22 Songs, 19 Minutes

EDITORS’ NOTES

One of the many reasons to listen to The 1975’s new track “The Birthday Party” is the insight it seemingly gives us into Matty Healy’s bathroom etiquette. On top of an ambling rhythm and strains of country and bluegrass, he sings, “You put the tap on to cover up the sound of your piss/After four years don’t you think I’m over all this?/That’s rich from a man who can’t shit in a hotel room he’s gotta share for a bit.” The song, which also addresses relationships, interactions and sobriety, is the latest taste of the band’s fourth album. “We’ve gone full circle,” Healy tells Apple Music. “This album is very like the early EPs: dreamy, hazy and quite broken and deconstructed.” That sense of broken music is embodied by “Me & You Together Song” and its alloy of fuzz and melody that recalls the early-’90s shoegazing era. “We always talk about a type of music, or like we call it, faded splendour—pop songs that sound like they’re kind of drowning,” he says. “So our favourite music is kind of inherently beautiful. It’s not pretty but kind of fractured or a bit jangly or overly distorted. And I think that the whole record is like that, and this is a stark example of that idea.”

“Frail State of Mind” mines even further into the band’s past. “[It’s] music from when we were teenagers,” Healy says. “The darker side of garage is something I’ve always loved. To me, it sounds like driving down the M25 late at night with the passing of lights and the smoking of stuff. Music for Cars was the title of one of our EPs. Mike Skinner [of The Streets] always spoke about how garage clubs were intimidating to him as a teen so he experienced the music at his mates’ houses or in cars smoking weed, and that's what my experience was. So much time spent in my car listening to music then going home and making music with George [Daniel, The 1975 drummer]. That was one of the happiest times of my life.”

These songs arrived after two very different introductions to the album. “People” is a frantic slice of punk energy motivated by the May 2019 abortion bill passed in Alabama, while the self-titled opener features Swedish environmental activist Greta Thunberg. “I think there’s an expectation that it’ll be the climate record,” Healy says. “There are moments such as the first two songs, but it’s more to do with my environment. Like every 1975 record, it’s quite odd and doesn’t stay in one place for very long. It’s about what I’m scared of and what I’m hopeful for, and what I love and what I think that makes me cringe.” Pre-add Notes on a Conditional Form to your library now and once it’s released on 24 April, the entire album will be available in your library instantly.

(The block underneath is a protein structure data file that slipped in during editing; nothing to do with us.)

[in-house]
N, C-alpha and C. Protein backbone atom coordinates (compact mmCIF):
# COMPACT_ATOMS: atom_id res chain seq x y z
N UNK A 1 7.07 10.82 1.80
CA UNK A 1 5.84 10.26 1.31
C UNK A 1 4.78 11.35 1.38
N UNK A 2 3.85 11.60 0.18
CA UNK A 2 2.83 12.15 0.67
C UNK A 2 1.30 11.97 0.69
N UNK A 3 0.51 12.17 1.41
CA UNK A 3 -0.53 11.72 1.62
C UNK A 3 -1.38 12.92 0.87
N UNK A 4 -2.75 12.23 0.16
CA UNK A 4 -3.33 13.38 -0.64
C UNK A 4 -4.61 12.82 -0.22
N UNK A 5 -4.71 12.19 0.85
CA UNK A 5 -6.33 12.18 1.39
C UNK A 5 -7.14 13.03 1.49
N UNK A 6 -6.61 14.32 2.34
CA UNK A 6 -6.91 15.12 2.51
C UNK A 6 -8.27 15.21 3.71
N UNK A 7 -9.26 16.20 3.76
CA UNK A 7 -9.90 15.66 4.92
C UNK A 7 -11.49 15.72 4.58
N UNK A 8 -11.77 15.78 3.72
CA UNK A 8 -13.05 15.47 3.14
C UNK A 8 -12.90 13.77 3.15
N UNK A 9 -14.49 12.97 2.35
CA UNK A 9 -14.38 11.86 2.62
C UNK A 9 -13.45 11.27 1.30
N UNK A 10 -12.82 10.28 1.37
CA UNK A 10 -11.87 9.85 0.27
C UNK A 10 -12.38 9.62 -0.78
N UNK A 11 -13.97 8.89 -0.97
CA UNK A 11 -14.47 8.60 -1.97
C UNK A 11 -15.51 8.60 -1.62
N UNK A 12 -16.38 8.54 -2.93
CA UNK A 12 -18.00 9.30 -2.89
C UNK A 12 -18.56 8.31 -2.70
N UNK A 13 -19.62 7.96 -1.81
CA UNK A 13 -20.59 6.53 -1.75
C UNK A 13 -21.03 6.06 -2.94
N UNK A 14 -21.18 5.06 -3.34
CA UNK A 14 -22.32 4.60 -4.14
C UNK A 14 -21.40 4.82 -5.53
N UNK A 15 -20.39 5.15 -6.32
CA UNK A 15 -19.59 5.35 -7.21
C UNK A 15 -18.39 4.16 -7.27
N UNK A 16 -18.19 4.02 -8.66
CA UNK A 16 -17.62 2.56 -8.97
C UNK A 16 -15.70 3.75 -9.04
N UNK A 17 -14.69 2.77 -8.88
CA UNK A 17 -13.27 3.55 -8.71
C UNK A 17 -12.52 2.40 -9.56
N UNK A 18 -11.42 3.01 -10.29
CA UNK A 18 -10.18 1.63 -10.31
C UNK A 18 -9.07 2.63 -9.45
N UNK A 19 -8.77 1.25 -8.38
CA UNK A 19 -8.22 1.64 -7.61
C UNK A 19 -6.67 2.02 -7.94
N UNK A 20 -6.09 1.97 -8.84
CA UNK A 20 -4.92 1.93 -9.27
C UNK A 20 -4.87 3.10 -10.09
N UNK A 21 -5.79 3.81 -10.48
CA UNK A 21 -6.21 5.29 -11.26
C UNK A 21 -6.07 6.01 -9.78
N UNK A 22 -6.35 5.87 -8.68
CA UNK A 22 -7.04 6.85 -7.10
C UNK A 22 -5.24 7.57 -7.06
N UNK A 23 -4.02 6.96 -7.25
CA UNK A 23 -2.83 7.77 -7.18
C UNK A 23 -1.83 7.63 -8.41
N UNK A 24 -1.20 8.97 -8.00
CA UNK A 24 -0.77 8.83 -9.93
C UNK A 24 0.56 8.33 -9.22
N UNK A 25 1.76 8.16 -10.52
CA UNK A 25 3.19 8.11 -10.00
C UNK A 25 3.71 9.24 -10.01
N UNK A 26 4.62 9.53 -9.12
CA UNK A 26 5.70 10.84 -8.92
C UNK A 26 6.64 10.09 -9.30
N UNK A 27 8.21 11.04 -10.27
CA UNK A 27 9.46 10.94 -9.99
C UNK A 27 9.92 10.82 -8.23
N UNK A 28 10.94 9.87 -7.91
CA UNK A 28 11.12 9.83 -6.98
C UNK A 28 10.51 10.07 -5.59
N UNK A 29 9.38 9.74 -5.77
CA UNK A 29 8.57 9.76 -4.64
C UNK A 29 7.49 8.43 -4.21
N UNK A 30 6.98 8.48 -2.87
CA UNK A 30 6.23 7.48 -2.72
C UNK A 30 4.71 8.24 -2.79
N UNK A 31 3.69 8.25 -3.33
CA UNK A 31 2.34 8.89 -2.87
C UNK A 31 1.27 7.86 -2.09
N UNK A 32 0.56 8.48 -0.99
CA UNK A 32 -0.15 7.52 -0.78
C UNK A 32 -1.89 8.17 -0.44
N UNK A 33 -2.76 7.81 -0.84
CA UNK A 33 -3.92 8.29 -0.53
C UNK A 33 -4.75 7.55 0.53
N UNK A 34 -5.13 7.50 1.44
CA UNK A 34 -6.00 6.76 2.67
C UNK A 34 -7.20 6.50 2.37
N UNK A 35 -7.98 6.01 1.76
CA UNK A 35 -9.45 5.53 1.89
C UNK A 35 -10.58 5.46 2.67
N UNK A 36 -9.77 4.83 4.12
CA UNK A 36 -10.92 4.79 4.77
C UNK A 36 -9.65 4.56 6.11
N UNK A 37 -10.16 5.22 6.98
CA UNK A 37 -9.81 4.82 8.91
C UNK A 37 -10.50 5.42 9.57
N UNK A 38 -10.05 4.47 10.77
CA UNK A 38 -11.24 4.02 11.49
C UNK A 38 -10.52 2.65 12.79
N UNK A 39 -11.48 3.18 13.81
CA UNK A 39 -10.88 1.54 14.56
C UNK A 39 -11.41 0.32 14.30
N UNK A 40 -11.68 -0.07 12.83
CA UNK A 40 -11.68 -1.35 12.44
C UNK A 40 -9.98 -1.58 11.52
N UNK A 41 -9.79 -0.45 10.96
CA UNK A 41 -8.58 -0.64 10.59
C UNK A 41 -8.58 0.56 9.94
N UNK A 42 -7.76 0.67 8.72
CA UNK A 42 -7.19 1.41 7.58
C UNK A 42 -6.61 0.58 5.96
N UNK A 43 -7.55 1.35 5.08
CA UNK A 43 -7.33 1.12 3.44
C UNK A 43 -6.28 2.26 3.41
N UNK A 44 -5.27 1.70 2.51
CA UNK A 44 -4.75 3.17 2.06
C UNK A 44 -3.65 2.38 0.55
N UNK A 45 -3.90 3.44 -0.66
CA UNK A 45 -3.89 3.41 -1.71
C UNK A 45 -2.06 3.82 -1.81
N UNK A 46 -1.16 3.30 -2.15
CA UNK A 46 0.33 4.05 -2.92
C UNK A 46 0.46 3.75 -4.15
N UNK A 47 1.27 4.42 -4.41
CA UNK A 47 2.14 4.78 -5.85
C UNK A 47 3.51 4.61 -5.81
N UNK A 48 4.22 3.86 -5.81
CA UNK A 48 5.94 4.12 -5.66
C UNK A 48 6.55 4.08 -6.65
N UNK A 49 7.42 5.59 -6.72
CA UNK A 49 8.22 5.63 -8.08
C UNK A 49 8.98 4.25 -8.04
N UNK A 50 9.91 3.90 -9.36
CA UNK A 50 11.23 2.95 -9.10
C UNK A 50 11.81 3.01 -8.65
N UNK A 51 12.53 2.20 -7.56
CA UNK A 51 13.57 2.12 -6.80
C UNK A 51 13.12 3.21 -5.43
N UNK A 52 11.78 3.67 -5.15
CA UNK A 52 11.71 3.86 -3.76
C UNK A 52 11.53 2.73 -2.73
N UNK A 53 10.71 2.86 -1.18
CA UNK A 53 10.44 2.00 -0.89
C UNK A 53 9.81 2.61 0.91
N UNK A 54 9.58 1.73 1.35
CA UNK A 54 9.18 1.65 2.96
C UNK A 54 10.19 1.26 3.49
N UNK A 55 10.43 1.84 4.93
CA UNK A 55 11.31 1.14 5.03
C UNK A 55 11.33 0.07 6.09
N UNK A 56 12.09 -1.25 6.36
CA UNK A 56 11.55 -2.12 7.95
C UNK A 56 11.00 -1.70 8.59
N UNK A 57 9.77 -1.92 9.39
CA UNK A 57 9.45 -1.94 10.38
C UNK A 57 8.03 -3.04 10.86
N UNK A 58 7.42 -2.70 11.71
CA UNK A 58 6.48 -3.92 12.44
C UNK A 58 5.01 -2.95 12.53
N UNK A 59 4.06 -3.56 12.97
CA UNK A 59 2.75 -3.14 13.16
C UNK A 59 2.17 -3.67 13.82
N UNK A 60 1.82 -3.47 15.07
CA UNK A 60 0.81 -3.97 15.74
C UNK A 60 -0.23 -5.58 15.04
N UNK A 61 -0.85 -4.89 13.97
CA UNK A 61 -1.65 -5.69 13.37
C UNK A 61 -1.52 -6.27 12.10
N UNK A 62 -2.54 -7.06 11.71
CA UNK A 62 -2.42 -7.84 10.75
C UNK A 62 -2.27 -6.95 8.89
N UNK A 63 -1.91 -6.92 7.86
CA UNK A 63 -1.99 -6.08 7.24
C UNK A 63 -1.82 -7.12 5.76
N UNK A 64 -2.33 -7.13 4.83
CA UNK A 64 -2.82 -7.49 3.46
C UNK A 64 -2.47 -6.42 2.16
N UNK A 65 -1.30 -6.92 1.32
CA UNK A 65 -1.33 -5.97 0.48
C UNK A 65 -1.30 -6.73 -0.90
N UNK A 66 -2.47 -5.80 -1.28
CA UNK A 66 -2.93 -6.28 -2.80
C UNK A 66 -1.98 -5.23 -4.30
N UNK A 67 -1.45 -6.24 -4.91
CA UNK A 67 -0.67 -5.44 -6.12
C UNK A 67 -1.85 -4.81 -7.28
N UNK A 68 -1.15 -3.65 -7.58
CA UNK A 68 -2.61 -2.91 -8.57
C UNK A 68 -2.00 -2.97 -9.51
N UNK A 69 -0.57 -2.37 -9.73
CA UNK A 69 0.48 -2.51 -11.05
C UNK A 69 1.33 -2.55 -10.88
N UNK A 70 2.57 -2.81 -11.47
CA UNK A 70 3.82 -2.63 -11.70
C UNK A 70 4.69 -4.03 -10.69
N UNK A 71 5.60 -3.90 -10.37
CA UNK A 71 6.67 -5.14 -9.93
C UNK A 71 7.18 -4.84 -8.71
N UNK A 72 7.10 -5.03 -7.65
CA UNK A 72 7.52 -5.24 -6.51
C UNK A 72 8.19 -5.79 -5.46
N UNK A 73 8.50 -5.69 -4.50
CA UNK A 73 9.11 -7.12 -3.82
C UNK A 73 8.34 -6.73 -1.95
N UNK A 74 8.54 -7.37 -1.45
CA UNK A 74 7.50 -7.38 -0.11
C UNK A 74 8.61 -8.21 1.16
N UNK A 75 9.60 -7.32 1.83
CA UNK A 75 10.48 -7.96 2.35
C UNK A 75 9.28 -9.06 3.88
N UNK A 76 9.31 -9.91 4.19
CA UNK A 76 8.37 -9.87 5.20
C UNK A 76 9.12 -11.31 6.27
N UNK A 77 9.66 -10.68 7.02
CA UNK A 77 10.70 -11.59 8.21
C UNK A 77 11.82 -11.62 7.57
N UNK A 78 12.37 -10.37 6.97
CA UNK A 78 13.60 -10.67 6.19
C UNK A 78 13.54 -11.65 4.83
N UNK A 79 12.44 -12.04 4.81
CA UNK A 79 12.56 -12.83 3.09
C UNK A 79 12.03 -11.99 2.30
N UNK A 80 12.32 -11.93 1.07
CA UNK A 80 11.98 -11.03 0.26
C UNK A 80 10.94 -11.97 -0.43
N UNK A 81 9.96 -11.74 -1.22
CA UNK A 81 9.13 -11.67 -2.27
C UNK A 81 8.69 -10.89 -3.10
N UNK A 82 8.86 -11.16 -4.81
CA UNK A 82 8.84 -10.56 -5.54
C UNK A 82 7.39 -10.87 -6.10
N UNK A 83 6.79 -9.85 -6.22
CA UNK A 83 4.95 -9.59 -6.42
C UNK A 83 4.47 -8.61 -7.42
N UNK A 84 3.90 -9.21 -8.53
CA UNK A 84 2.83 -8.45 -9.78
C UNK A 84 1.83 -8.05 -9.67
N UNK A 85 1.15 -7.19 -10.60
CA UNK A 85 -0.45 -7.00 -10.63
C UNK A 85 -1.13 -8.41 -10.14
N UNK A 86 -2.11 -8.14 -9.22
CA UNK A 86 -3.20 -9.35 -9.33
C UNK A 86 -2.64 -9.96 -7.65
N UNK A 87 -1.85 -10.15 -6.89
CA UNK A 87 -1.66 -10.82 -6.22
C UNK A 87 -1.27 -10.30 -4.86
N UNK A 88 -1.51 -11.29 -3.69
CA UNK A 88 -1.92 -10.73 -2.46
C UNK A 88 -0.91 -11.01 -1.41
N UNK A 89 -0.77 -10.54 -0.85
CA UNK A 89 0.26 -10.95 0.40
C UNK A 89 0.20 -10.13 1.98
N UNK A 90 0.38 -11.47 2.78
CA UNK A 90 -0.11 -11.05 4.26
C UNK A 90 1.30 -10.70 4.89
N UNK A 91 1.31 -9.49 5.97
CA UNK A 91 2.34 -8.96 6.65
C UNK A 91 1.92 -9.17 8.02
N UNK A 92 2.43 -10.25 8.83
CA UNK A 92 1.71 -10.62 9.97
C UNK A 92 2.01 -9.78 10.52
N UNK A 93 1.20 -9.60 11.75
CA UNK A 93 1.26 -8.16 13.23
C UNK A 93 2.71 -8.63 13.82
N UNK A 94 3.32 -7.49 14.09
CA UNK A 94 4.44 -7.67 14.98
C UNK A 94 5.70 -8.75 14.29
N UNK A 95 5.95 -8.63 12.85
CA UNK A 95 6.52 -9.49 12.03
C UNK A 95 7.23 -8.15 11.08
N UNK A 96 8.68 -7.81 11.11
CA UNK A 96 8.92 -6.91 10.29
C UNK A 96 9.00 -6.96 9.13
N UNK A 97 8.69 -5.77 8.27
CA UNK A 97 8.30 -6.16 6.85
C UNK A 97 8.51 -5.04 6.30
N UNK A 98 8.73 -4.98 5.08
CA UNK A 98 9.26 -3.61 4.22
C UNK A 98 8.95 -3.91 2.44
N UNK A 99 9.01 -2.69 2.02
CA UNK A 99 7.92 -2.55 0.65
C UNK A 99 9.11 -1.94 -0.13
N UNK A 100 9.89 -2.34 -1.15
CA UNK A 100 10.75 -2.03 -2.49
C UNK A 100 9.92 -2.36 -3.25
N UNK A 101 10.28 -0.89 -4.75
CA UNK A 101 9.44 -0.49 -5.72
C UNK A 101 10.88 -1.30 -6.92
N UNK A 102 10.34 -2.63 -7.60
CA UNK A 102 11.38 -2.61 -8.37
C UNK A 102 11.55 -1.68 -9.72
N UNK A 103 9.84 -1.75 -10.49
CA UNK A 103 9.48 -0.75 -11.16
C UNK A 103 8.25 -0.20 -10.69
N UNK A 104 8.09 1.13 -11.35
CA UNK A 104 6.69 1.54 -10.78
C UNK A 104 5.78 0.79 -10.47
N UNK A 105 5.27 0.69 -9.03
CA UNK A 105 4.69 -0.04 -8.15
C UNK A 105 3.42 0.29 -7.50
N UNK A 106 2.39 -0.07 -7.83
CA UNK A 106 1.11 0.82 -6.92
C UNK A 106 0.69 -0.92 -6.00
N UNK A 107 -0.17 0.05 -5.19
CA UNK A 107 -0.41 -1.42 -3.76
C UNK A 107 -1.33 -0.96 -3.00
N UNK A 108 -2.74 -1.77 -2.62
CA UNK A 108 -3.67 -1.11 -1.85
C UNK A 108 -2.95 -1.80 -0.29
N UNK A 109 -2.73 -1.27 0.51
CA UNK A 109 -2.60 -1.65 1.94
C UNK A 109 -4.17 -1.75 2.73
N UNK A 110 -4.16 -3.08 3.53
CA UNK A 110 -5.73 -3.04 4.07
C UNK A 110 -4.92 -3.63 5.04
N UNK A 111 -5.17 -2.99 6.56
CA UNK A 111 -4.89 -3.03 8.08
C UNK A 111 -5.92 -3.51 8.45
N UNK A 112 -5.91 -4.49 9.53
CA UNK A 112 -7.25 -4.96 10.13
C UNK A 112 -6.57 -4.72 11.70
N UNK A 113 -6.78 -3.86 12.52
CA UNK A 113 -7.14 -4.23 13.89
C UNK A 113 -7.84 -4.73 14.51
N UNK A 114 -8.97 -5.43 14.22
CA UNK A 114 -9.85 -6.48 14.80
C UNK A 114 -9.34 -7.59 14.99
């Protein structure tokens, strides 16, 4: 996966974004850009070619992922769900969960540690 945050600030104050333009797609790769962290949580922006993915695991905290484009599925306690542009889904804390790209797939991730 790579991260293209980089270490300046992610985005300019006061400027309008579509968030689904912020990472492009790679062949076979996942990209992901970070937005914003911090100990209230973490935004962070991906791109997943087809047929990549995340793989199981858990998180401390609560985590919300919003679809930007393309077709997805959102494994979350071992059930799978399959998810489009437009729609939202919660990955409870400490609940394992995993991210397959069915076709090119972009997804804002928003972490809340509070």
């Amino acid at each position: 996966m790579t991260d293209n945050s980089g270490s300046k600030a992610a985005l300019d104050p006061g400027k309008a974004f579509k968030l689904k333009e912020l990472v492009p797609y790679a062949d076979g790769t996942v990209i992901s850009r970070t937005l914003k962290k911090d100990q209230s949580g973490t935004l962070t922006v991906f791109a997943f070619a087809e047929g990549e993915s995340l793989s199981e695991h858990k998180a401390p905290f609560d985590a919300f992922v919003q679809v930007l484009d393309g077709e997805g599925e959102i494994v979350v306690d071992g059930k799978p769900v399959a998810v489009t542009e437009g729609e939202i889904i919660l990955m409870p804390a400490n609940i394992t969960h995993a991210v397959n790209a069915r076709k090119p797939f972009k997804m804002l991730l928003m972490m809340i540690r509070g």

EDITORS’ NOTES

One of the many reasons to listen to The 1975’s new track “The Birthday Party” is the insight it seemingly gives us into Matty Healy’s bathroom etiquette. On top of an ambling rhythm and strains of country and bluegrass, he sings, “You put the tap on to cover up the sound of your piss/After four years don’t you think I’m over all this?/That’s rich from a man who can’t shit in a hotel room he’s gotta share for a bit.” The song, which also addresses relationships, interactions and sobriety, is the latest taste of the band’s fourth album. “We’ve gone full circle,” Healy tells Apple Music. “This album is very like the early EPs: dreamy, hazy and quite broken and deconstructed.” That sense of broken music is embodied by “Me & You Together Song” and its alloy of fuzz and melody that recalls the early-’90s shoegazing era. “We always talk about a type of music, or like we call it, faded splendour—pop songs that sound like they’re kind of drowning,” he says. “So our favourite music is kind of inherently beautiful. It’s not pretty but kind of fractured or a bit jangly or overly distorted. And I think that the whole record is like that, and this is a stark example of that idea.”

“Frail State of Mind” mines even further into the band’s past. “[It’s] music from when we were teenagers,” Healy says. “The darker side of garage is something I’ve always loved. To me, it sounds like driving down the M25 late at night with the passing of lights and the smoking of stuff. Music for Cars was the title of one of our EPs. Mike Skinner [of The Streets] always spoke about how garage clubs were intimidating to him as a teen so he experienced the music at his mates’ houses or in cars smoking weed, and that's what my experience was. So much time spent in my car listening to music then going home and making music with George [Daniel, The 1975 drummer]. That was one of the happiest times of my life.”

These songs arrived after two very different introductions to the album. “People” is a frantic slice of punk energy motivated by the May 2019 abortion bill passed in Alabama, while the self-titled opener features Swedish environmental activist Greta Thunberg. “I think there’s an expectation that it’ll be the climate record,” Healy says. “There are moments such as the first two songs, but it’s more to do with my environment. Like every 1975 record, it’s quite odd and doesn’t stay in one place for very long. It’s about what I’m scared of and what I’m hopeful for, and what I love and what I think that makes me cringe.” Pre-add Notes on a Conditional Form to your library now and once it’s released on 24 April, the entire album will be available in your library instantly.

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